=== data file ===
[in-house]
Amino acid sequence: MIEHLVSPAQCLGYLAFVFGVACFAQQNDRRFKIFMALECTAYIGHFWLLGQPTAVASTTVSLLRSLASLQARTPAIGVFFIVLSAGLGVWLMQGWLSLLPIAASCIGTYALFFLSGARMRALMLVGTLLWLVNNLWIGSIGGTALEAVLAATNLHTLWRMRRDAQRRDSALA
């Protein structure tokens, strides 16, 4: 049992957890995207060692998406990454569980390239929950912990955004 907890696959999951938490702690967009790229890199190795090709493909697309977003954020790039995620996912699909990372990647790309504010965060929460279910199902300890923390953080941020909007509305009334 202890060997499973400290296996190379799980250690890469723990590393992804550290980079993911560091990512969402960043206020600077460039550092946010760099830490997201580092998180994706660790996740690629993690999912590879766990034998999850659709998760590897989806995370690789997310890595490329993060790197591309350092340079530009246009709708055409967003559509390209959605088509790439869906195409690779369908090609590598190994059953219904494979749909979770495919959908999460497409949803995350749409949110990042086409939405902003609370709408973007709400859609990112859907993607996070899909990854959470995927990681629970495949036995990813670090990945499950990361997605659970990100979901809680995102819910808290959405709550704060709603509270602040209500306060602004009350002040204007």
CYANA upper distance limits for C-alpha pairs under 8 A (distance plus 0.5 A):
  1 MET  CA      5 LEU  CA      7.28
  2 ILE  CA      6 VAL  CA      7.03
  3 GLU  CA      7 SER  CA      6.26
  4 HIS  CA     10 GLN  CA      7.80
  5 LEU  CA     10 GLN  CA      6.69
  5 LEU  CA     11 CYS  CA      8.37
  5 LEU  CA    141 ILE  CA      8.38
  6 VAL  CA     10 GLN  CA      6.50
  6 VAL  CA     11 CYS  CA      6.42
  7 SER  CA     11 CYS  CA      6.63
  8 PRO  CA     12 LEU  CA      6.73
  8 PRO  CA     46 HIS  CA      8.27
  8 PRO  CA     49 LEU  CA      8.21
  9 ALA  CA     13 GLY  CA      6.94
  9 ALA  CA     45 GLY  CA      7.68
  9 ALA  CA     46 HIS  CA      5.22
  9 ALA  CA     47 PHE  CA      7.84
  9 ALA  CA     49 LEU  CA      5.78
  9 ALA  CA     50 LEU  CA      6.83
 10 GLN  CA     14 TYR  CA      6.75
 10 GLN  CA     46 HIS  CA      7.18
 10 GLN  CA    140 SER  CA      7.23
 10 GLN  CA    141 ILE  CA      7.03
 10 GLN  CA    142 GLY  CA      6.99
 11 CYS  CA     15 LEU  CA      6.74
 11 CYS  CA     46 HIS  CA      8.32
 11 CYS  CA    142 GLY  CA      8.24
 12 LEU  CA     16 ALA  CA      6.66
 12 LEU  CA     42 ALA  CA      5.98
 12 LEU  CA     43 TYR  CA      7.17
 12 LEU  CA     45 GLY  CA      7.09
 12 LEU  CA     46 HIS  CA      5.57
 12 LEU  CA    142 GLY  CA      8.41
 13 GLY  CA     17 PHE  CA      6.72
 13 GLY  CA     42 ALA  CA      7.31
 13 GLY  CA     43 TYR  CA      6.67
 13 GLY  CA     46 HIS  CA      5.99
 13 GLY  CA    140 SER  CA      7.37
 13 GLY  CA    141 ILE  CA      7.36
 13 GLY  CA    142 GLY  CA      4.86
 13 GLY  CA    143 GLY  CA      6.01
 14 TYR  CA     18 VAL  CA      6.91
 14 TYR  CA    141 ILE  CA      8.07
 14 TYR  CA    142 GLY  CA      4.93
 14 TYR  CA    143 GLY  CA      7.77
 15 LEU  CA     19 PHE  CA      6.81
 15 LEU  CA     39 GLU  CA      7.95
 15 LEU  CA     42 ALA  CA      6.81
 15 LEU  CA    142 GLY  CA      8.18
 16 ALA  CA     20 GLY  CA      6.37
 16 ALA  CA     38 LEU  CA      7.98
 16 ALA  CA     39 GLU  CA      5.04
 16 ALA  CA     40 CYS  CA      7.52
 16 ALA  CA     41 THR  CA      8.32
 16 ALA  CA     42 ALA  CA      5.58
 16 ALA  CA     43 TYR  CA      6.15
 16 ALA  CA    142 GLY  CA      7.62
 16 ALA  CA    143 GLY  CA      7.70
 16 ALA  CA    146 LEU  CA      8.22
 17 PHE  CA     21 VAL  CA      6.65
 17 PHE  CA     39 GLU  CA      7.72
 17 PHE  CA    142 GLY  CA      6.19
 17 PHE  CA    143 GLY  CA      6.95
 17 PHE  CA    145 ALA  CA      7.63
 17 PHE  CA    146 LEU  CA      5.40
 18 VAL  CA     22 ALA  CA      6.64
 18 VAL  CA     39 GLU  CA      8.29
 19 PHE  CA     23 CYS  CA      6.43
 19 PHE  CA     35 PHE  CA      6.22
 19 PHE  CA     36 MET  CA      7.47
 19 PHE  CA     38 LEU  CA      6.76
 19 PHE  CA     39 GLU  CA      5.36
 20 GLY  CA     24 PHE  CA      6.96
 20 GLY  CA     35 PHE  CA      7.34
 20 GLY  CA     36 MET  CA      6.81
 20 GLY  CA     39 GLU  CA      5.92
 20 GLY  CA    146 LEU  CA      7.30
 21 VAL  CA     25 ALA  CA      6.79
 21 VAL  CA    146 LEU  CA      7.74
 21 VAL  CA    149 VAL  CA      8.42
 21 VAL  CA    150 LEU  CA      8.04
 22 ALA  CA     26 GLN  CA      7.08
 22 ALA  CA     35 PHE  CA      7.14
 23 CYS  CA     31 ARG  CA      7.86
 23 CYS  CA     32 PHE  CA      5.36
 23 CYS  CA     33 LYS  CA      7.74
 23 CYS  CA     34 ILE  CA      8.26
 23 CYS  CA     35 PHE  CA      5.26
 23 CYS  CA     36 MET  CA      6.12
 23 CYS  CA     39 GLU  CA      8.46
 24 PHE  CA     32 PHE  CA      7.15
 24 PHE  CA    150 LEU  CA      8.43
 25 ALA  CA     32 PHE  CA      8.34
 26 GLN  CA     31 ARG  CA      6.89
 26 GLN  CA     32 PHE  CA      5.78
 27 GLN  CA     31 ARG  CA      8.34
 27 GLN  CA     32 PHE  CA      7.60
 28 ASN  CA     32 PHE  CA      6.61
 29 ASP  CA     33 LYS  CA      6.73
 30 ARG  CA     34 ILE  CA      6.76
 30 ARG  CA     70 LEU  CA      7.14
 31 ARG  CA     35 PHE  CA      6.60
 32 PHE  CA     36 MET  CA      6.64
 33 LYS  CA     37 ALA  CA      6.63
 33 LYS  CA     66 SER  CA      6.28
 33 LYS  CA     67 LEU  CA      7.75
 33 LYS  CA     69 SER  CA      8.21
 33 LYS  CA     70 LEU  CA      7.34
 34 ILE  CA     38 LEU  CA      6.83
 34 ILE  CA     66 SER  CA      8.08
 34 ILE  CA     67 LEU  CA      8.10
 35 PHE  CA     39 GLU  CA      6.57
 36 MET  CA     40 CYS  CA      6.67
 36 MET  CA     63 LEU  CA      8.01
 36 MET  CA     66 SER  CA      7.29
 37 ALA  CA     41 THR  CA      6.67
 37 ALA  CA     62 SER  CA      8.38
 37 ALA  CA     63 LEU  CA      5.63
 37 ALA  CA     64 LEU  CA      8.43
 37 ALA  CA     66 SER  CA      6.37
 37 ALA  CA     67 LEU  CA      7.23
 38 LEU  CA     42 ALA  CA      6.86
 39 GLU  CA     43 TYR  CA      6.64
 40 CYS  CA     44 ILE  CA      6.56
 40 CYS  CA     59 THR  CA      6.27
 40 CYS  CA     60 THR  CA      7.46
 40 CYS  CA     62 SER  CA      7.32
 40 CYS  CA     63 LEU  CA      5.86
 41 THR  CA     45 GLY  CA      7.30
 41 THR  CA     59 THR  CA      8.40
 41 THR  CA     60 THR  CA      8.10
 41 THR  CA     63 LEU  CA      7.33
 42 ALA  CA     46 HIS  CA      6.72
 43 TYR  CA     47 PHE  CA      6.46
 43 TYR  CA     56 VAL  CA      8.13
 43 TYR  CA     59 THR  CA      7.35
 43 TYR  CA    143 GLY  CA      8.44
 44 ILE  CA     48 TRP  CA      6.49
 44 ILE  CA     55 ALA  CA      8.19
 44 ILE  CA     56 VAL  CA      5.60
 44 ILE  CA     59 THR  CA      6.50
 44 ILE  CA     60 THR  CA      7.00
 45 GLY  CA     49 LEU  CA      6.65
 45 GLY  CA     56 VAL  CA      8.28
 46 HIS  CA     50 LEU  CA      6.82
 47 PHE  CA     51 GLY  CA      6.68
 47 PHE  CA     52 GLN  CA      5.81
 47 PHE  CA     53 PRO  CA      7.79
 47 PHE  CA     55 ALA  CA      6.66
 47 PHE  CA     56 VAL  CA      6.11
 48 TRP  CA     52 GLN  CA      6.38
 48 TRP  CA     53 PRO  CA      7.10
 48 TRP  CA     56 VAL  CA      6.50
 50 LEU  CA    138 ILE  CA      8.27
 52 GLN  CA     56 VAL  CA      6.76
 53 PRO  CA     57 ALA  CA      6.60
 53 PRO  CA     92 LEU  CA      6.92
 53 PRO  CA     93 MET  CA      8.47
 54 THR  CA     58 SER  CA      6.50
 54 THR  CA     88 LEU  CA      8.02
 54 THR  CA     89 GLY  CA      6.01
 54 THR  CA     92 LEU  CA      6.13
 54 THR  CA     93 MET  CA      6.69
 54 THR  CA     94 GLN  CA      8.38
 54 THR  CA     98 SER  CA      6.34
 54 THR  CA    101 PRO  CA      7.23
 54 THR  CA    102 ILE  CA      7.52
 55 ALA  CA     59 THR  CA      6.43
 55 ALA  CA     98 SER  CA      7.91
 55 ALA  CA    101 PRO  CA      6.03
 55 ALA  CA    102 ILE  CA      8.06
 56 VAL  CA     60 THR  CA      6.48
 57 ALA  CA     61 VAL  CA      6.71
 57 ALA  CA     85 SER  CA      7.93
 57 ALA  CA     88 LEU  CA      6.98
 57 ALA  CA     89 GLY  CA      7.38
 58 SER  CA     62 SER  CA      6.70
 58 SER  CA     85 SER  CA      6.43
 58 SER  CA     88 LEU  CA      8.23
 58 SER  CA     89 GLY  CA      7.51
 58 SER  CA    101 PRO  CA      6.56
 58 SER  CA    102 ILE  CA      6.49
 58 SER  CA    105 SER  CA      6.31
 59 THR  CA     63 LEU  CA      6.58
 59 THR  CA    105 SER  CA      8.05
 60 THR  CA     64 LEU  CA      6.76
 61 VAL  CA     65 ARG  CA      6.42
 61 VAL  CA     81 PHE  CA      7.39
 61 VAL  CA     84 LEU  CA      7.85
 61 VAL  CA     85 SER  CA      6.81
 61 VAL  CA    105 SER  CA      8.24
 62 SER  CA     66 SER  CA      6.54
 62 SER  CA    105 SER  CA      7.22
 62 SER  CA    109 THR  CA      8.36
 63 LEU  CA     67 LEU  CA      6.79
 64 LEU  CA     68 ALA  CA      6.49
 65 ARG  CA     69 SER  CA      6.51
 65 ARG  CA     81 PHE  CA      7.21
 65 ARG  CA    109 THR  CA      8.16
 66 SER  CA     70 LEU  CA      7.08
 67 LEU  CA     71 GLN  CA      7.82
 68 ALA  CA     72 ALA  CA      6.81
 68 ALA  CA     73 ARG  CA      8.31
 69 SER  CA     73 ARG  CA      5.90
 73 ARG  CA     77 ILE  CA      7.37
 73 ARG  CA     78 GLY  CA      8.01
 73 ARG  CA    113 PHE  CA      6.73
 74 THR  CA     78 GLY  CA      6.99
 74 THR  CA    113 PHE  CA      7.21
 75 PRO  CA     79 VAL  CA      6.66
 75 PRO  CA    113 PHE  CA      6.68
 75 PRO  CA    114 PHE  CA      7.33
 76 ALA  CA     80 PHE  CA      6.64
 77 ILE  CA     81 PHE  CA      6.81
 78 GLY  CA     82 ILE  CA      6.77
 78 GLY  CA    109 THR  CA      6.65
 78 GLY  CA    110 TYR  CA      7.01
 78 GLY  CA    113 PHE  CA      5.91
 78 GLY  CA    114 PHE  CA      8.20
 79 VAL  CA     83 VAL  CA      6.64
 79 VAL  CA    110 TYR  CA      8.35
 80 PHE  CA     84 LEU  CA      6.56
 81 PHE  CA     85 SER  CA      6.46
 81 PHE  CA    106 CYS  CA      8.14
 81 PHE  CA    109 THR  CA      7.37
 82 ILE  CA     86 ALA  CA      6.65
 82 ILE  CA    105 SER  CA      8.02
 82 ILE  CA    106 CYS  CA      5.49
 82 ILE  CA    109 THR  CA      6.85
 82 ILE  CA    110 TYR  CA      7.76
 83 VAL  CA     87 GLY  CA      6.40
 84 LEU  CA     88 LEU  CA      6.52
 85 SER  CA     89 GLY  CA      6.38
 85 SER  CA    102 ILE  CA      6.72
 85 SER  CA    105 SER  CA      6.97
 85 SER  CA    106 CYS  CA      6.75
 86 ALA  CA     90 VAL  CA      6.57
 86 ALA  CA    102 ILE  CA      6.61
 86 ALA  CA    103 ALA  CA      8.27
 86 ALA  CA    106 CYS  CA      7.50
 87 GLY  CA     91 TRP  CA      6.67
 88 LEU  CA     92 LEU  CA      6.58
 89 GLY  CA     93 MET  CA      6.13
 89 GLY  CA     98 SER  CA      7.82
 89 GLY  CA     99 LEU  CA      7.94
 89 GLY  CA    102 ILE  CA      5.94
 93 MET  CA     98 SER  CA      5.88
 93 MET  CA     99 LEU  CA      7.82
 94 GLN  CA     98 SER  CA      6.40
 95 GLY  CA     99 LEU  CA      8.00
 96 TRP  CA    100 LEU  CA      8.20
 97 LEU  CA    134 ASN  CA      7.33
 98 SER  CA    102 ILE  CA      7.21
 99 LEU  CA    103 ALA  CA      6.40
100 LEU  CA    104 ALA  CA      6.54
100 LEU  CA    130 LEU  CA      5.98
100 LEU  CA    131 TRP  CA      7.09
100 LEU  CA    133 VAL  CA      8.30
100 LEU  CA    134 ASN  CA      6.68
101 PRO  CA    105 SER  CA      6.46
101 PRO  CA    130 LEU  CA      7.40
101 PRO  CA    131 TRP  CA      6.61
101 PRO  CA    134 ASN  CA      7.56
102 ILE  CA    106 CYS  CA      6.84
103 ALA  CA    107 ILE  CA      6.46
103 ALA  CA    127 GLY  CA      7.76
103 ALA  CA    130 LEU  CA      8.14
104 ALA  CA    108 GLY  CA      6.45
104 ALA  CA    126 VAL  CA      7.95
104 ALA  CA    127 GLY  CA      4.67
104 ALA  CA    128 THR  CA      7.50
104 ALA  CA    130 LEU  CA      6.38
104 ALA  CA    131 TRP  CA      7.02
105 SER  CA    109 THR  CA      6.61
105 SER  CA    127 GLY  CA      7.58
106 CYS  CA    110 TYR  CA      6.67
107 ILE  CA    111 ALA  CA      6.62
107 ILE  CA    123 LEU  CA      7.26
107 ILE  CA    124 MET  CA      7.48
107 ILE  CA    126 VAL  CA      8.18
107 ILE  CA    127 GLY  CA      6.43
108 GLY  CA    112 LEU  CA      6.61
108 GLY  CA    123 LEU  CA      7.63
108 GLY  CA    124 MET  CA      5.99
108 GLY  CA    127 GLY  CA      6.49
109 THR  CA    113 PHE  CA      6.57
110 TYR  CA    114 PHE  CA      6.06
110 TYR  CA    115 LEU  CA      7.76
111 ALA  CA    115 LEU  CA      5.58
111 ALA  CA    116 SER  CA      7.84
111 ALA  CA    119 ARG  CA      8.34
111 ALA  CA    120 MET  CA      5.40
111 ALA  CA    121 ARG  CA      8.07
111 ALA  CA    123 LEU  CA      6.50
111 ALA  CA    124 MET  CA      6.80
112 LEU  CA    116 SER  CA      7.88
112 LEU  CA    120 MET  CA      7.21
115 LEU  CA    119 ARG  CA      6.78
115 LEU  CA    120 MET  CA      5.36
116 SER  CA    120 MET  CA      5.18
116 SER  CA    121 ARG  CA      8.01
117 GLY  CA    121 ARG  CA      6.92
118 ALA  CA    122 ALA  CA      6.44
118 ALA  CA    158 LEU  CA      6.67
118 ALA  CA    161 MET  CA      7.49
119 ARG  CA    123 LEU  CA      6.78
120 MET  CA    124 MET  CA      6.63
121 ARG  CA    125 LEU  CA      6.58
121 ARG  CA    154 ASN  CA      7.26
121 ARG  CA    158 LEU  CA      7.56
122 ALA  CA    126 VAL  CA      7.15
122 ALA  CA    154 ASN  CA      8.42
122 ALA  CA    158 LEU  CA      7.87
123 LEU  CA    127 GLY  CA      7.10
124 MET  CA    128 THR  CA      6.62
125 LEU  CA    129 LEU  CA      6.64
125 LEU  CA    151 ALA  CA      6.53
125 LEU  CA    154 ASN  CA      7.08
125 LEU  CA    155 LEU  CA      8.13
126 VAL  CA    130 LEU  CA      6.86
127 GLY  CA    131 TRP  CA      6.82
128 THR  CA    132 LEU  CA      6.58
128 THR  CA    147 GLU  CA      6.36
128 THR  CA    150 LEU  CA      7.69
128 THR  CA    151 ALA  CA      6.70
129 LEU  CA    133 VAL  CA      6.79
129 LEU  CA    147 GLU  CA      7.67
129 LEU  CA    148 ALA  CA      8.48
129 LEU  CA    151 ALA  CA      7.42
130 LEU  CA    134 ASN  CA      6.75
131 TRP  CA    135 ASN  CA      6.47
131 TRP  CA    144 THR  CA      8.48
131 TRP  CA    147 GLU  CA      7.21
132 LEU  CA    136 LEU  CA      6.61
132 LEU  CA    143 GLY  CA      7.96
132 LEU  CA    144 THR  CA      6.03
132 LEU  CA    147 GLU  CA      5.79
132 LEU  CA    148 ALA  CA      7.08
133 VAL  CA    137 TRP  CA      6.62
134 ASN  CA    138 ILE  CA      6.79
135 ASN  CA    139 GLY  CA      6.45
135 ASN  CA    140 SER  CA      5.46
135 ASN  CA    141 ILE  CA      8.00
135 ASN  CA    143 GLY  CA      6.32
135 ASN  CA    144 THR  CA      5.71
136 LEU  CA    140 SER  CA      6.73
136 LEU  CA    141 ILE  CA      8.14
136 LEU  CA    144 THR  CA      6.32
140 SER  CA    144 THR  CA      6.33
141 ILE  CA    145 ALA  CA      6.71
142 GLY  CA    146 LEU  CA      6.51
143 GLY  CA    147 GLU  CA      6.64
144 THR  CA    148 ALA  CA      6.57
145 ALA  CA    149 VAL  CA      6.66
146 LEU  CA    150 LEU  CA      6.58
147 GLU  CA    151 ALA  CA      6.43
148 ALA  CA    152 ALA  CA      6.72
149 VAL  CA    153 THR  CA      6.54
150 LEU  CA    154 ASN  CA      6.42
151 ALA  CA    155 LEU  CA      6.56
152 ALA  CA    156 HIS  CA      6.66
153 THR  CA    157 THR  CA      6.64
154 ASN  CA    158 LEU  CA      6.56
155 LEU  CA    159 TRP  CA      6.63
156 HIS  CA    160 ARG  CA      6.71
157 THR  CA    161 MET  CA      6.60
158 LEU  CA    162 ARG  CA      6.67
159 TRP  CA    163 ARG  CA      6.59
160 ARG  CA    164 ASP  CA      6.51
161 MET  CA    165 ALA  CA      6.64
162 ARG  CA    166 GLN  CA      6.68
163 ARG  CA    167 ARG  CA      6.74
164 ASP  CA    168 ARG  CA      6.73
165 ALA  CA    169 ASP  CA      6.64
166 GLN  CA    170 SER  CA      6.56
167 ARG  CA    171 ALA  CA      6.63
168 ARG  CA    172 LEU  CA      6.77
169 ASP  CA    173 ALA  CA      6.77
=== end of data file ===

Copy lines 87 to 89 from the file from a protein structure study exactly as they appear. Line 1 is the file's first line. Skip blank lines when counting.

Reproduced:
 22 ALA  CA     35 PHE  CA      7.14
 23 CYS  CA     31 ARG  CA      7.86
 23 CYS  CA     32 PHE  CA      5.36